In a rare change of direction (ie NOT running-related), I'd like to share with you a reflection that I've been asked to do as part of a course I'm currently taking at OISE (Teacher's College at U of T). The year-long course is called 'Teacher Education Seminar' and essentially is a course which outlines and introduces us as teacher candidates to various issues, ideas, topics, tools, strategies and situations that we are likely to face as potential educators and challenges us to think critically about who we are as individuals and what that will mean to and for our development as future teachers.
The following prompt was provided for us to reflect upon and will be the focus of my subsequent ramblings. It is part of a larger 'Professional Growth Portfolio' assignment and essentially highlights my current, but constantly evolving, 'Philosophy of Education.' It asks:
In what ways have your personal values, beliefs, social identities, strengths, personal biases, and assumptions influenced the way you teach and learn?
The short and simple yet unsatisfactory (and slightly sarcastic) response would be: A LOT! How I learn and teach, what I choose to learn and teach, with whom and for whom I choose to learn and teach, where and even why I choose to learn and teach are inevitably based on my personal 'lived' experiences, both past and present. These experiences, in various ways, have subsequently led to the current set of values, beliefs, and attitudes I currently possess which in turn directly and indirectly contribute to my sense of personal identity (how I see myself or imagine myself seen by others) as well as my social identit(ies) (how I am seen and viewed by others). Tied in to all of this, are the various biases, assumptions, and preferences I have/hold towards ideas, events, individuals and ultimately the world around me.
In order to better understand 'where I come from' and 'what I see' (ie to understand my unique perspective of the world...the world according to Dan Way), the following information is most certainly relevant and should thus be openly disclosed.
I am a white, 25 year old, heterosexual, Canadian male from a middle class background. This affords me a tremendous amount of power, privilege, opportunity, advantage and social 'capital' which I may or may not be aware/conscious of at all times but inevitably exists. In sum, I am extremely lucky!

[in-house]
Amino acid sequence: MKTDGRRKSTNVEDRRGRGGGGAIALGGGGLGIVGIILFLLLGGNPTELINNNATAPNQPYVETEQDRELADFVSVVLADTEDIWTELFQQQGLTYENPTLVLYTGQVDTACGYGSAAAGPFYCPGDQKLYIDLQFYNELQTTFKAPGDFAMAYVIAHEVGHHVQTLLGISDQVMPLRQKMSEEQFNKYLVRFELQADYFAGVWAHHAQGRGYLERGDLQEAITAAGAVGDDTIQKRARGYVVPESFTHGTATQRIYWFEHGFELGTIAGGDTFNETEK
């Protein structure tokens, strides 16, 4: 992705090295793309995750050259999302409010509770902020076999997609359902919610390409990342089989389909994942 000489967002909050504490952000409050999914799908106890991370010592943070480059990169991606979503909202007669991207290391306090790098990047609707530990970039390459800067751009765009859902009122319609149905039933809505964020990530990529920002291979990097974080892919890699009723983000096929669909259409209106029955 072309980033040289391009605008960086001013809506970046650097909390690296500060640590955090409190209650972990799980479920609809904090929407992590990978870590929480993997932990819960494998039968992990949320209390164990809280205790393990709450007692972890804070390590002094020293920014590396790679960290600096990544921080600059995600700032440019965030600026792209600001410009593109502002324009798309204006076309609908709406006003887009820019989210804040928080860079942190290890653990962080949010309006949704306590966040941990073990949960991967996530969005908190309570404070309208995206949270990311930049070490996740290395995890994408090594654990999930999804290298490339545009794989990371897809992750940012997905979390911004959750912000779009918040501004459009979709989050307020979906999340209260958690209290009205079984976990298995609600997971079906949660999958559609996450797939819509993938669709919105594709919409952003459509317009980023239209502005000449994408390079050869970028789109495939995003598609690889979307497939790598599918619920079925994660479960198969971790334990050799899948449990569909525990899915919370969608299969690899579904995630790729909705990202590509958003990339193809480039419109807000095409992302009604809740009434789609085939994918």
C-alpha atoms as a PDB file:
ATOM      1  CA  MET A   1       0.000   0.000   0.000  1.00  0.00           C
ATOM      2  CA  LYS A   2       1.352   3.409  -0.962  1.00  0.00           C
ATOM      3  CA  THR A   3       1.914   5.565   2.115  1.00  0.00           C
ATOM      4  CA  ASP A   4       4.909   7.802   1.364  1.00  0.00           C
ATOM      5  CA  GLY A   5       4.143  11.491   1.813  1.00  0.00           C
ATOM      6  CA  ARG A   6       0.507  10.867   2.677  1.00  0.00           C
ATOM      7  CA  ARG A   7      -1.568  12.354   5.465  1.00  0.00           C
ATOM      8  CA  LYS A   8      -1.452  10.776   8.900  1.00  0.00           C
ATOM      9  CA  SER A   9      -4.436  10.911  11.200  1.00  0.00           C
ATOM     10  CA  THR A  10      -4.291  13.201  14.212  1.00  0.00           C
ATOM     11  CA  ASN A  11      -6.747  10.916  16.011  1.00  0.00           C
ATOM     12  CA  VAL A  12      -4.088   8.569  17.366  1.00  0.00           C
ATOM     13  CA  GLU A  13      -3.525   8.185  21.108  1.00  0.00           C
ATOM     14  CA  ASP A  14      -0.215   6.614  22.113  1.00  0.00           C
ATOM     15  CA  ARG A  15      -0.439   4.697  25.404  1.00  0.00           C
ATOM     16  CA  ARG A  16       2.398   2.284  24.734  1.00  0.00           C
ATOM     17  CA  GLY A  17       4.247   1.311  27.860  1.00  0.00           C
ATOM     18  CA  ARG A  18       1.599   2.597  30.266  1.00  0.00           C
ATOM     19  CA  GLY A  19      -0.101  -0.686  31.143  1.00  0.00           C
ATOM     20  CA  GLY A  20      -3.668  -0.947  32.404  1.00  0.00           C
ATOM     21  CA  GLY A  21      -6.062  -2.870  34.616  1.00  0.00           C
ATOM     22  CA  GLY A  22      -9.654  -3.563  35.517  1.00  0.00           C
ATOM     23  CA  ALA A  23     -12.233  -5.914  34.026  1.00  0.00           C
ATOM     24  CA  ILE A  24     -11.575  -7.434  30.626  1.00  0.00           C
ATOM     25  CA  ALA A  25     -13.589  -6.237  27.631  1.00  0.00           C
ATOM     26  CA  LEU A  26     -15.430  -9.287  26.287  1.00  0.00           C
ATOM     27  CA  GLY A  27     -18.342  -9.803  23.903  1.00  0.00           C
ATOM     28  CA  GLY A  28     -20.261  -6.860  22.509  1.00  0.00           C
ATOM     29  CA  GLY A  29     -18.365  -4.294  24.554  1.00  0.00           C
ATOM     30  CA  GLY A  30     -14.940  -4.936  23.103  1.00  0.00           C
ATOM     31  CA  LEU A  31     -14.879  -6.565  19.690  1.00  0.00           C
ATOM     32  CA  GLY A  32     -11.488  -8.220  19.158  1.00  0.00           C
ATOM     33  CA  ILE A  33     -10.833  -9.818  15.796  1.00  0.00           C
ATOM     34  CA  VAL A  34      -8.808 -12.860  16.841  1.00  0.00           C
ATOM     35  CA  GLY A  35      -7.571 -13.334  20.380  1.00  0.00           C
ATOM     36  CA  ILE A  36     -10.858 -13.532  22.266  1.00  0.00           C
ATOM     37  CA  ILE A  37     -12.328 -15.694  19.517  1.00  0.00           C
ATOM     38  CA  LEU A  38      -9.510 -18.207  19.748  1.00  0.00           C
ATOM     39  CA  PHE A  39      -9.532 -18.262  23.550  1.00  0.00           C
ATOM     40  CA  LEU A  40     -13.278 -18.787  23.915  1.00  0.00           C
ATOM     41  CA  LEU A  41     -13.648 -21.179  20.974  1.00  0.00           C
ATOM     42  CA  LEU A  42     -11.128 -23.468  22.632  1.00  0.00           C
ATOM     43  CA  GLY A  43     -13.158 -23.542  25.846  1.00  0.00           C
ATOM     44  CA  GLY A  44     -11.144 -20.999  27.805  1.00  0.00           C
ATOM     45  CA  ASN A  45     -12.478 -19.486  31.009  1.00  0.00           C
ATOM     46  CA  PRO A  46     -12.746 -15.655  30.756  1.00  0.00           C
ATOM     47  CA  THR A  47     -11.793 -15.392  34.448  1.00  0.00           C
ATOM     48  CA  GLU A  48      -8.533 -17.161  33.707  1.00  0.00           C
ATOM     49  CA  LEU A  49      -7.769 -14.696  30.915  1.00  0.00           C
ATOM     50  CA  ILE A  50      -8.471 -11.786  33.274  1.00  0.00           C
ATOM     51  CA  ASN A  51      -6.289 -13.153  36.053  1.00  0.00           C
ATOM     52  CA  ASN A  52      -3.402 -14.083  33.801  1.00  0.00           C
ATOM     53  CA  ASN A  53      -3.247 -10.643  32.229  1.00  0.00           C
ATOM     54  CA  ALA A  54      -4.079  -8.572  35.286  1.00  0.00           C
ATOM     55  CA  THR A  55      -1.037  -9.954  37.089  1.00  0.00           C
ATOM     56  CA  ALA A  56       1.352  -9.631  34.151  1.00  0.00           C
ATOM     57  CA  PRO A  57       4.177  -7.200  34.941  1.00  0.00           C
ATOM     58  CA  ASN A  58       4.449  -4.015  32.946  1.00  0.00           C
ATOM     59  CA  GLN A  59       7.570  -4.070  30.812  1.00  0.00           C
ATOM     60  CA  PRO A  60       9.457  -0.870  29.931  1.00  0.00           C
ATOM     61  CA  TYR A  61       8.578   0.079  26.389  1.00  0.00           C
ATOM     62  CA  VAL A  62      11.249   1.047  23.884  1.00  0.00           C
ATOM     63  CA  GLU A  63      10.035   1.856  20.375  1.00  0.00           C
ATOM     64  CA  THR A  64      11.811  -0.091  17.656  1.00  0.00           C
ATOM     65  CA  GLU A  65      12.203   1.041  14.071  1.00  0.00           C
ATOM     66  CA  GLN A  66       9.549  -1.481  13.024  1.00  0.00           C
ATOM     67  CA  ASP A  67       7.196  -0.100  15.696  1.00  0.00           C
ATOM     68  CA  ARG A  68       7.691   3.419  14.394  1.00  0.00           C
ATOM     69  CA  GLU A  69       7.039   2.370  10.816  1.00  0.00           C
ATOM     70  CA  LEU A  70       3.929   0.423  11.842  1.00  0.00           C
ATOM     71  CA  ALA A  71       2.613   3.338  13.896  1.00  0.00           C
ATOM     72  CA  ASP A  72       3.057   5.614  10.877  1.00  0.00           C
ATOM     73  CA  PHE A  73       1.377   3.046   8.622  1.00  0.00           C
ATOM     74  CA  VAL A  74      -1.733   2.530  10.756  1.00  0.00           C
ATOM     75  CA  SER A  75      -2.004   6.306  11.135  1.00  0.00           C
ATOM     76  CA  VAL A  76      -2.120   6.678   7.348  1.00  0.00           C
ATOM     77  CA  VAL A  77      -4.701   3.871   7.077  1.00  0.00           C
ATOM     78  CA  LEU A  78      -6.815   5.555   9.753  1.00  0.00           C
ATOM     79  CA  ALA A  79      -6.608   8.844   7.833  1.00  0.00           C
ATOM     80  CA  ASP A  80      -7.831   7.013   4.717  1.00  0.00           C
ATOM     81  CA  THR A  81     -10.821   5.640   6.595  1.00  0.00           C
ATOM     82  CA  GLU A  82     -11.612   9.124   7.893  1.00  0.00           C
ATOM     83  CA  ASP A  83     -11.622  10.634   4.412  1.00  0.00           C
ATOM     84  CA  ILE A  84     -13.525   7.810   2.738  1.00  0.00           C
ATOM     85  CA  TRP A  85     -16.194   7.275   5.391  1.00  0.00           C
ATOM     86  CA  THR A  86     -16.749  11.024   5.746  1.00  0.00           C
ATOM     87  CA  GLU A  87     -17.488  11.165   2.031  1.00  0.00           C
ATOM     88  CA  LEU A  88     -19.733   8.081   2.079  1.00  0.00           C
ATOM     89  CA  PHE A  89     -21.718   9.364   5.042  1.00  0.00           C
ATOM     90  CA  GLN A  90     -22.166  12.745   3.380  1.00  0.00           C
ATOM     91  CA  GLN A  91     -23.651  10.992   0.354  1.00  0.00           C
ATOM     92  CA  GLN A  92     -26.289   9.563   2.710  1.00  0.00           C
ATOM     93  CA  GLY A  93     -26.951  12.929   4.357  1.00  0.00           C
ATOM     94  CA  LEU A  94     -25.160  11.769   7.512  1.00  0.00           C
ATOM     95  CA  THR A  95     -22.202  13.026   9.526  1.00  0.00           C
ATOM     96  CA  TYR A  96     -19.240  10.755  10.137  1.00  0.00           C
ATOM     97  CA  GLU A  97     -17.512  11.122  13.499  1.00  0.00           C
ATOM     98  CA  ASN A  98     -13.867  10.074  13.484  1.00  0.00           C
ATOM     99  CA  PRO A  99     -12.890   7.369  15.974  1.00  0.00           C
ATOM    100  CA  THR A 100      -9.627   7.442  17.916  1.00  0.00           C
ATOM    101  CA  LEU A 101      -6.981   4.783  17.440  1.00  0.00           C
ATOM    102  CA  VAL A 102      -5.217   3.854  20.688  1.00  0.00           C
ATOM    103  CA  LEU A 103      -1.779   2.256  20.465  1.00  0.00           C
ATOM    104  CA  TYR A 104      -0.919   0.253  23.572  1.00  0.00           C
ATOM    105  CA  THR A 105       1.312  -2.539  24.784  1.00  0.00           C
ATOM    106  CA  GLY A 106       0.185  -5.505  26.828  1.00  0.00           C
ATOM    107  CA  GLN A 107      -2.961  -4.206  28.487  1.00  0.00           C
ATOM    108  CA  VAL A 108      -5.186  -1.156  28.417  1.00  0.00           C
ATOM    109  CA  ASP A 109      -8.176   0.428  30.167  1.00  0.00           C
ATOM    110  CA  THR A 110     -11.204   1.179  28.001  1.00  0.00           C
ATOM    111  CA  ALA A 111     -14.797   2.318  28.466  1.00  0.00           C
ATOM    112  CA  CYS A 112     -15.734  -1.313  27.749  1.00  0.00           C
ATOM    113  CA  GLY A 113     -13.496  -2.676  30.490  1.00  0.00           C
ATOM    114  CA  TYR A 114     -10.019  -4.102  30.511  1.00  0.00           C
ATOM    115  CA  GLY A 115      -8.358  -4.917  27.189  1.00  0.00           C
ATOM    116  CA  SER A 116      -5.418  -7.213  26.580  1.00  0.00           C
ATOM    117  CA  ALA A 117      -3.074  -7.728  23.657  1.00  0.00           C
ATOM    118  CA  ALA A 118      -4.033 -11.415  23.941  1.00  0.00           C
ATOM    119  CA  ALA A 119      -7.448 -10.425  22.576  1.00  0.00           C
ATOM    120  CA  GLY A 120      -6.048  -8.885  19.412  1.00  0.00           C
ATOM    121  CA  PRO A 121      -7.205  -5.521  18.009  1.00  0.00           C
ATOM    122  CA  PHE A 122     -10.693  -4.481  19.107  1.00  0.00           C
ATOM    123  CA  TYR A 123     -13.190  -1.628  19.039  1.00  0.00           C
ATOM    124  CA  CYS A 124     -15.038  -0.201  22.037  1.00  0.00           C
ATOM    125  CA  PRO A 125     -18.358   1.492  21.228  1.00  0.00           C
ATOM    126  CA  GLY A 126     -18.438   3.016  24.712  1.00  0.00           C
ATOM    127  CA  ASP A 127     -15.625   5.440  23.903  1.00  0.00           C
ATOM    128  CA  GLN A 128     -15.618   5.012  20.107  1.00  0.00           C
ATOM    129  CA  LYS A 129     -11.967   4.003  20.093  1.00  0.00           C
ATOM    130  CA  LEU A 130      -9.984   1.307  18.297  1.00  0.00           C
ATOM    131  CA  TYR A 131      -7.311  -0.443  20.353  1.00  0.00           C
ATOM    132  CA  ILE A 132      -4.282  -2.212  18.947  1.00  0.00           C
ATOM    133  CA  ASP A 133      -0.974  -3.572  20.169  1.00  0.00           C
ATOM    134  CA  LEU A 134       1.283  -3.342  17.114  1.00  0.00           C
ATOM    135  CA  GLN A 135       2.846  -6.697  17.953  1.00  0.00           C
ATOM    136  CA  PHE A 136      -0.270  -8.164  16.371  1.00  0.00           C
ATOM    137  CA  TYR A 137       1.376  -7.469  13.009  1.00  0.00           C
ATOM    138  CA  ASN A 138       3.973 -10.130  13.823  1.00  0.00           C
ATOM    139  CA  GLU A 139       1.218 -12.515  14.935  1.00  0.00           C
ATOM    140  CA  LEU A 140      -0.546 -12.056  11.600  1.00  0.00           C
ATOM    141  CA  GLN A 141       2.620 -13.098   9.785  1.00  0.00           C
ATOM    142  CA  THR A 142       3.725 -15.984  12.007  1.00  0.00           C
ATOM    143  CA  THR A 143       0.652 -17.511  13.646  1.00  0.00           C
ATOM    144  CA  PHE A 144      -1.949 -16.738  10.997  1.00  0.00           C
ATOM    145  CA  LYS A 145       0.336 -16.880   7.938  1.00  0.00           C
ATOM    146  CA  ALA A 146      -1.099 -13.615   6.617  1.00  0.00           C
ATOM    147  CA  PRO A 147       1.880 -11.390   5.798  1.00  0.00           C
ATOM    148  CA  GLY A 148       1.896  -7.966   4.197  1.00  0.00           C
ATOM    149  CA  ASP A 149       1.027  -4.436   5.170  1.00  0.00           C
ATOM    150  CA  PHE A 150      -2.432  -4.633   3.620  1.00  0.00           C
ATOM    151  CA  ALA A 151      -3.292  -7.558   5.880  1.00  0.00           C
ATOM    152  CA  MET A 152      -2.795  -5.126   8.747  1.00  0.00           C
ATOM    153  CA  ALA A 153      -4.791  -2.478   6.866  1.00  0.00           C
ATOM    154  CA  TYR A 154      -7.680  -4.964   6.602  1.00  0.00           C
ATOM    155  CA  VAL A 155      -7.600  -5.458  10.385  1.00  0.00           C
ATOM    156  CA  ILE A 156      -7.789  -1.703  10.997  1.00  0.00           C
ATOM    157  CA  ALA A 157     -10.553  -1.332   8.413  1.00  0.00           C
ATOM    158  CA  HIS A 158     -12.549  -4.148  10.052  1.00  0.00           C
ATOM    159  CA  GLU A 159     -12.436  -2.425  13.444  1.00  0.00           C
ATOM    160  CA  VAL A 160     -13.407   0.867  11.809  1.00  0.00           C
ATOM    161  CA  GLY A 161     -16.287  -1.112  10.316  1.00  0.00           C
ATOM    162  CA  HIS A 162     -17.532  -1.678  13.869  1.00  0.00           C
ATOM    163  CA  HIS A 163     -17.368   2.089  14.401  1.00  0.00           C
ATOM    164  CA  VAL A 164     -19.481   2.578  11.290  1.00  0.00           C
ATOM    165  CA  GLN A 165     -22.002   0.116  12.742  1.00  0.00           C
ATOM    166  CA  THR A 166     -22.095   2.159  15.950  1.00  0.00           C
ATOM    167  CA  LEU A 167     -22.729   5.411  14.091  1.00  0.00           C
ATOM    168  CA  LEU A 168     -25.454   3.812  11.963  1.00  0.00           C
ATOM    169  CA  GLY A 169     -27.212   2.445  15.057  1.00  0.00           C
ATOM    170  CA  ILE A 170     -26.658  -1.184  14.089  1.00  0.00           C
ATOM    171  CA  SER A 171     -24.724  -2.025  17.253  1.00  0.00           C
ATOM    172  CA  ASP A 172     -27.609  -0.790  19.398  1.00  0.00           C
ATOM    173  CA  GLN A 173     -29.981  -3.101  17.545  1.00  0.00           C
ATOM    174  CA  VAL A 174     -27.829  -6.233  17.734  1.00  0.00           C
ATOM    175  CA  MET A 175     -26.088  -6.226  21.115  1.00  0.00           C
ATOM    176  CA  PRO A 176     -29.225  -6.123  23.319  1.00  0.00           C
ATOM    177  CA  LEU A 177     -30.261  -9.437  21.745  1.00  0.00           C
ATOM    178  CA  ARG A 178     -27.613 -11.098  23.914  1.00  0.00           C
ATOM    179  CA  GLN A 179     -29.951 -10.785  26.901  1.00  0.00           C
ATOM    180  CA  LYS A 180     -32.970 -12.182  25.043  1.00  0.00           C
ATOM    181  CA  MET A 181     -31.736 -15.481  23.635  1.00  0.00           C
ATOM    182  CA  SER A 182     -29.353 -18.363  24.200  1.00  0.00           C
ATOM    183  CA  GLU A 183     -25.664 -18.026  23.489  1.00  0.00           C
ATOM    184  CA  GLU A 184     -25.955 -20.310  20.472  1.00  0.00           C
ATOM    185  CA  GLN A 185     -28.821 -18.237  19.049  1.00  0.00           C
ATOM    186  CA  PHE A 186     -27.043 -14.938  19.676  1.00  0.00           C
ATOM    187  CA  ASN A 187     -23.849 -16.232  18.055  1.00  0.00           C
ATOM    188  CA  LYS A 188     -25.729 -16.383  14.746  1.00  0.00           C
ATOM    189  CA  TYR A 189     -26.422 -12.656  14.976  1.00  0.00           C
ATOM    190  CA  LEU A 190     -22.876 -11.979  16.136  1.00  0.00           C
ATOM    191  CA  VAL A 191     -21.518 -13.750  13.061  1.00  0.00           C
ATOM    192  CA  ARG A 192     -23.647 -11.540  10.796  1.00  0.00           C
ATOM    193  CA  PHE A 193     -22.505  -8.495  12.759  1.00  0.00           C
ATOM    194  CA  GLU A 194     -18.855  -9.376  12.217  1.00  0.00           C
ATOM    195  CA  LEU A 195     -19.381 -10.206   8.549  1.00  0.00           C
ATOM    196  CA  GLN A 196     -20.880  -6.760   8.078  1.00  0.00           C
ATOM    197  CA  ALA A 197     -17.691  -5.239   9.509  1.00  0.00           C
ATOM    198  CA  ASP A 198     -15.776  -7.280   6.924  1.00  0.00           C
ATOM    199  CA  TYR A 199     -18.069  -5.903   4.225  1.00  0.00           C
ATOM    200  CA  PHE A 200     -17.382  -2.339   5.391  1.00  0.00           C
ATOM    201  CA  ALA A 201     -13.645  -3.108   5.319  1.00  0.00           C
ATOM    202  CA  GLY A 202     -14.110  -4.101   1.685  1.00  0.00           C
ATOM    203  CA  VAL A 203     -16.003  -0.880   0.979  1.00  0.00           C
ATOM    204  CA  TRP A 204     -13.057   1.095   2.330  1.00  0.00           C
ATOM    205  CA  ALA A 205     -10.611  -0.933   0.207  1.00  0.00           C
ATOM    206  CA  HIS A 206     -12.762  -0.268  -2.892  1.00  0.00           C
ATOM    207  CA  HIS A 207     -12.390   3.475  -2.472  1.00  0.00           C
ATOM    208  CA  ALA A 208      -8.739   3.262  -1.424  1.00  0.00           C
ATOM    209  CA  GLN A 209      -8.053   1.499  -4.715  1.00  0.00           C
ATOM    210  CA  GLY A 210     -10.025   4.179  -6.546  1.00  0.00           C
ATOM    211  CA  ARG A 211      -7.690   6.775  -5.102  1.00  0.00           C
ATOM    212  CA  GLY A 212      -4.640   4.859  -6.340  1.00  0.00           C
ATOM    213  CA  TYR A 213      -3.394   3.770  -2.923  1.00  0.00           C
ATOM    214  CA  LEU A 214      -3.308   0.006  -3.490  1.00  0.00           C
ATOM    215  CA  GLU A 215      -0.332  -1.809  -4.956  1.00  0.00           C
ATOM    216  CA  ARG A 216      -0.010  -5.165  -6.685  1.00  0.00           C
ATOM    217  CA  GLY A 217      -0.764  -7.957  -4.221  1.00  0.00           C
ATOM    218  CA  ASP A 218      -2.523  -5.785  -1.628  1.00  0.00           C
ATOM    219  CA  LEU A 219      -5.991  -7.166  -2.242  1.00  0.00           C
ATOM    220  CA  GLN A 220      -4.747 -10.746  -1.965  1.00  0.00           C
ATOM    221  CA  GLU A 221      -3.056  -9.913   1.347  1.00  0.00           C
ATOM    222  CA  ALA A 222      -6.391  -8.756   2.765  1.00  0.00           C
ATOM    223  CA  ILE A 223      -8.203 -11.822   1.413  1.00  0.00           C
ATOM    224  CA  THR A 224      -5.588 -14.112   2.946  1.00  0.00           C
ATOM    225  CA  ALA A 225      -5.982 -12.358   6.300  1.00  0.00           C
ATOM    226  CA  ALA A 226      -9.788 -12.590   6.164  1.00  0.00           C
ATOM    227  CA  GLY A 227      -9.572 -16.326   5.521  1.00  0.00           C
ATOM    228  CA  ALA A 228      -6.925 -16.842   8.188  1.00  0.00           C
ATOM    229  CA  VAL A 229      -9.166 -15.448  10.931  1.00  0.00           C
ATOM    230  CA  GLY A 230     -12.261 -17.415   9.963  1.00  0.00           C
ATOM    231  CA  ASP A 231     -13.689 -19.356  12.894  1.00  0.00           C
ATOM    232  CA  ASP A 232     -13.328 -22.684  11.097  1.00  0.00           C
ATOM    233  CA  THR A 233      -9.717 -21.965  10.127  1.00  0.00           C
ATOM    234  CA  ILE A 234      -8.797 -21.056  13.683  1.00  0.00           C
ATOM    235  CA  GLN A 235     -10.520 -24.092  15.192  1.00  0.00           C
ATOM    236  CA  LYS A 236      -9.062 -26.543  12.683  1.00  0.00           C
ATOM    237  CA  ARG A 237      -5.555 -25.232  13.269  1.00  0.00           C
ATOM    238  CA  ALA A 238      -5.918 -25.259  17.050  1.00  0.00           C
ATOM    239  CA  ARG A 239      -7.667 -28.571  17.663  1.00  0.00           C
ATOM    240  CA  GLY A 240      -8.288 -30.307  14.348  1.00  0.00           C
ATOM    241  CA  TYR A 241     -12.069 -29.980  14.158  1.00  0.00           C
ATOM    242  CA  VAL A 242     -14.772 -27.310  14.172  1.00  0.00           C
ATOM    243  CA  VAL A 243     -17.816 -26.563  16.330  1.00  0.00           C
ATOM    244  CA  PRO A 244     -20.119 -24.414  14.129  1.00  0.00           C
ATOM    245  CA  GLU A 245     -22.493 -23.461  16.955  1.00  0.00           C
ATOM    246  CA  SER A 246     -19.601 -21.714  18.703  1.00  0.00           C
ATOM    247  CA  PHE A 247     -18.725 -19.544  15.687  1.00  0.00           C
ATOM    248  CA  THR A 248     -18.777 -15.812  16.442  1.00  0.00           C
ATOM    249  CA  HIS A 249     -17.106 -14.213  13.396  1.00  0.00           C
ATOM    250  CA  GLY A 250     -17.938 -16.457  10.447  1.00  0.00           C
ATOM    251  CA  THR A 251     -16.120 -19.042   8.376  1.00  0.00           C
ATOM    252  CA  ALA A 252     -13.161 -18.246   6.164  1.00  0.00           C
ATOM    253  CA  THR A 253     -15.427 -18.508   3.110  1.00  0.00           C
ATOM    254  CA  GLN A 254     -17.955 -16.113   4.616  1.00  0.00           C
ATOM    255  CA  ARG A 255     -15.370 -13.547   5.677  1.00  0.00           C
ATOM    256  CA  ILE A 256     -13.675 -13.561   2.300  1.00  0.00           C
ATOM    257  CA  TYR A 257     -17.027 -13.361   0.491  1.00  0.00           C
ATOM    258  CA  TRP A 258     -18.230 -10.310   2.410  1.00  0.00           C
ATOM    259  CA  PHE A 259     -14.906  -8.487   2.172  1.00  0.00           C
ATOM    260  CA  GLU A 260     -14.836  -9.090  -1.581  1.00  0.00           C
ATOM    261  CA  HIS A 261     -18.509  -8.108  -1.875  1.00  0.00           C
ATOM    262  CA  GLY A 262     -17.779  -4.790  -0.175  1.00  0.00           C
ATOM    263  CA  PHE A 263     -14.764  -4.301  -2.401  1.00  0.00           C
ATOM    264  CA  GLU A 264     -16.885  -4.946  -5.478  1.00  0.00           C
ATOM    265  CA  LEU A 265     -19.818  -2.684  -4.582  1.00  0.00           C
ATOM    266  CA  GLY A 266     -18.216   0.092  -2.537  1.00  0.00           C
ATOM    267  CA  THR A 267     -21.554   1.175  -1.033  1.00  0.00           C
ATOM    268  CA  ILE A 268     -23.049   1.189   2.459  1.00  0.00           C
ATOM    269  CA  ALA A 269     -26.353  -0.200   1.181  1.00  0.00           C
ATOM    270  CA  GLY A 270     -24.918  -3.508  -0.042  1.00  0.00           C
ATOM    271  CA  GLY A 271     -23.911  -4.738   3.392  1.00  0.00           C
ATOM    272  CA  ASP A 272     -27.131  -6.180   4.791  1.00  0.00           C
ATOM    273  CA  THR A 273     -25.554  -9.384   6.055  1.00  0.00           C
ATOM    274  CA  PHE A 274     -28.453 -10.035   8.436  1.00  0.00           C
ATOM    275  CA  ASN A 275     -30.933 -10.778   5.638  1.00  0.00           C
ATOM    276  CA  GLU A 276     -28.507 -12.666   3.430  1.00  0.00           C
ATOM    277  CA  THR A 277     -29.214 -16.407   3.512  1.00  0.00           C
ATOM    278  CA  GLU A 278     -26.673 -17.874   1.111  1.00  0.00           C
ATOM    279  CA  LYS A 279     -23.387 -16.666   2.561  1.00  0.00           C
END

|Gazing West. Dairy Way Farms Inc.|
I am also currently highly committed to distance running as a serious hobby and form of amateur sport and so value health, fitness and physical activity. From this I've also come to value competition, performance and a constant dedication to self-improvement and mastery. In other words, I believe in objective outcomes. I also believe in meritocracy and being rewarded for ones hard-work and effort. I believe that individuals, or groups of individuals, are largely responsible for themselves, their health and their overall sense of well-being. That said, I am all too aware that many complicated, complex, and higher order 'factors' exist (race, class, gender, etc, etc) and contribute in significant and lasting ways. The world is indeed unbalanced and some have it better than others. That is a fact of life. I feel that it's important and indeed essential to be conscious and aware of these factors, to understand and appreciate their impact and extent, and in fact work towards finding meaningful and measurable solutions where inequalities exist, but I do not feel this is my main focus or objective as an educator and thus my approach is far more moderate. I am not an activist or an evangelist; I am an educator and seek to provide knowledge and understanding. The rest is up to you.
My philosophy of education is likely to change, perhaps dramatically, as I develop as both a teacher and as an individual over time. I look forward to the journey and the inevitable highs and lows to come. For now, I embrace and accept the person I am including all my various strengths and weaknesses, my biases and assumptions, my preferences and priorities. Recently, during a discussion with friends, someone asked: "If you were stuck alone on an island for an entire year; could you live with yourself?" My response, accompanied with a cheeky chuckle, was 'Of course I could!' And I honestly believe that.
PS: In case you were wondering, I also ran 168k last week, week 10 of training for NYC. Only 5 weeks to go.